work in slightly different ways, but they share two remarkable
    properties: the ability to interpret the meaning of text documents;
    and the ability to filter through thousands of documents in the time
    it takes to have a sip of coffee. Put those two elements together and
    you have a tool that will have as significant an impact on the way
    writers work as the original word processors did.

    For the past three years, I've been using tools comparable to the new
    ones hitting the market, so I have extensive firsthand experience with
    the way the software changes the creative process. (I have used a
    custom-designed application, created by the programmer Maciej
    Ceglowski at the National Institute for Technology and Liberal
    Education, and now use an off-the-shelf program called DEVONthink.)
    The raw material the software relies on is an archive of my writings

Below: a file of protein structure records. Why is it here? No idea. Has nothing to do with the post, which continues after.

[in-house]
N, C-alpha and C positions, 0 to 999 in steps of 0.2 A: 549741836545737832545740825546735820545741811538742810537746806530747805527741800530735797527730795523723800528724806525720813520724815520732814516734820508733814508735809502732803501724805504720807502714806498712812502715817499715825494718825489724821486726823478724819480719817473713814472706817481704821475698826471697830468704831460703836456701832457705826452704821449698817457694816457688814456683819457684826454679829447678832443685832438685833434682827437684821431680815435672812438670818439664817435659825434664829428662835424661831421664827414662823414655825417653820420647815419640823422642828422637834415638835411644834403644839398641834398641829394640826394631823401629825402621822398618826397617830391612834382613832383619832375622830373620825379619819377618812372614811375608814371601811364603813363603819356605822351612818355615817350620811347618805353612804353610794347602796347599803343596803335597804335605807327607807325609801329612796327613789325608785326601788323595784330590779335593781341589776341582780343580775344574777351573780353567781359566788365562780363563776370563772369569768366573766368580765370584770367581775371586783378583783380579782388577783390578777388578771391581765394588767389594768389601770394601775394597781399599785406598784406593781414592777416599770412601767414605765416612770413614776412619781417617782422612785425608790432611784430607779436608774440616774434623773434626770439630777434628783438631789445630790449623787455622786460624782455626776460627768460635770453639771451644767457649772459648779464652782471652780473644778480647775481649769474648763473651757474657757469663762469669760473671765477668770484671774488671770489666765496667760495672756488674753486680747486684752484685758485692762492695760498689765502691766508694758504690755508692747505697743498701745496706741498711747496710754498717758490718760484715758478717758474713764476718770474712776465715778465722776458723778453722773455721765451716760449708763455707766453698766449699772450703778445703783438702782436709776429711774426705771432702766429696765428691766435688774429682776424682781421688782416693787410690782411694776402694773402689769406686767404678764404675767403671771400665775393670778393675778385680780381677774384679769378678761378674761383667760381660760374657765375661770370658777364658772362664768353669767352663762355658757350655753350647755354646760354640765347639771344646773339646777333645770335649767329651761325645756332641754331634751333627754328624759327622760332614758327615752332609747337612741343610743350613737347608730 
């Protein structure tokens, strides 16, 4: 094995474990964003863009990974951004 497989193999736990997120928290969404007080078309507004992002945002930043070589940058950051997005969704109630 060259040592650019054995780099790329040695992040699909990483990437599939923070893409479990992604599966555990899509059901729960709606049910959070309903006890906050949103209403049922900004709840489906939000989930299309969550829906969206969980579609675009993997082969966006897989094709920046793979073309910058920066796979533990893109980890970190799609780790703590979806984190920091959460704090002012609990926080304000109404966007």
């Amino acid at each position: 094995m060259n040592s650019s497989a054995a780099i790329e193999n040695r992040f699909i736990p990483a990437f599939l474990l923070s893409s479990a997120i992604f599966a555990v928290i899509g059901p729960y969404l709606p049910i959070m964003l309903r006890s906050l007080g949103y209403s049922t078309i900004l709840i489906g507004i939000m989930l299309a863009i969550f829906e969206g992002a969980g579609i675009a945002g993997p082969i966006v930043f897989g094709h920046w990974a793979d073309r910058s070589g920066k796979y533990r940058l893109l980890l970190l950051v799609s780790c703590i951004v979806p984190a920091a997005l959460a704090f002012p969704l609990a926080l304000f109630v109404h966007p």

and notes, plus a few thousand choice quotes from books I have read
    over the past decade: an archive, in other words, of all my old ideas,
    and the ideas that have influenced me.

    Having all this information available at my fingerprints does more
    than help me find my notes faster. Yes, when I'm trying to track down
    an article I wrote many years ago, it's now much easier to retrieve.
    But the qualitative change lies elsewhere: in finding documents I've
    forgotten about altogether, documents that I didn't know I was looking

    What does this mean in practice? Consider how I used the tool in
    writing my last book, which revolved around the latest developments in
    brain science. I would write a paragraph that addressed the human
    brain's remarkable facility for interpreting facial expressions. I'd
    then plug that paragraph into the software, and ask it to find other,
    similar passages in my archive. Instantly, a list of quotes would be
    returned: some on the neural architecture that triggers facial
    expressions, others on the evolutionary history of the smile, still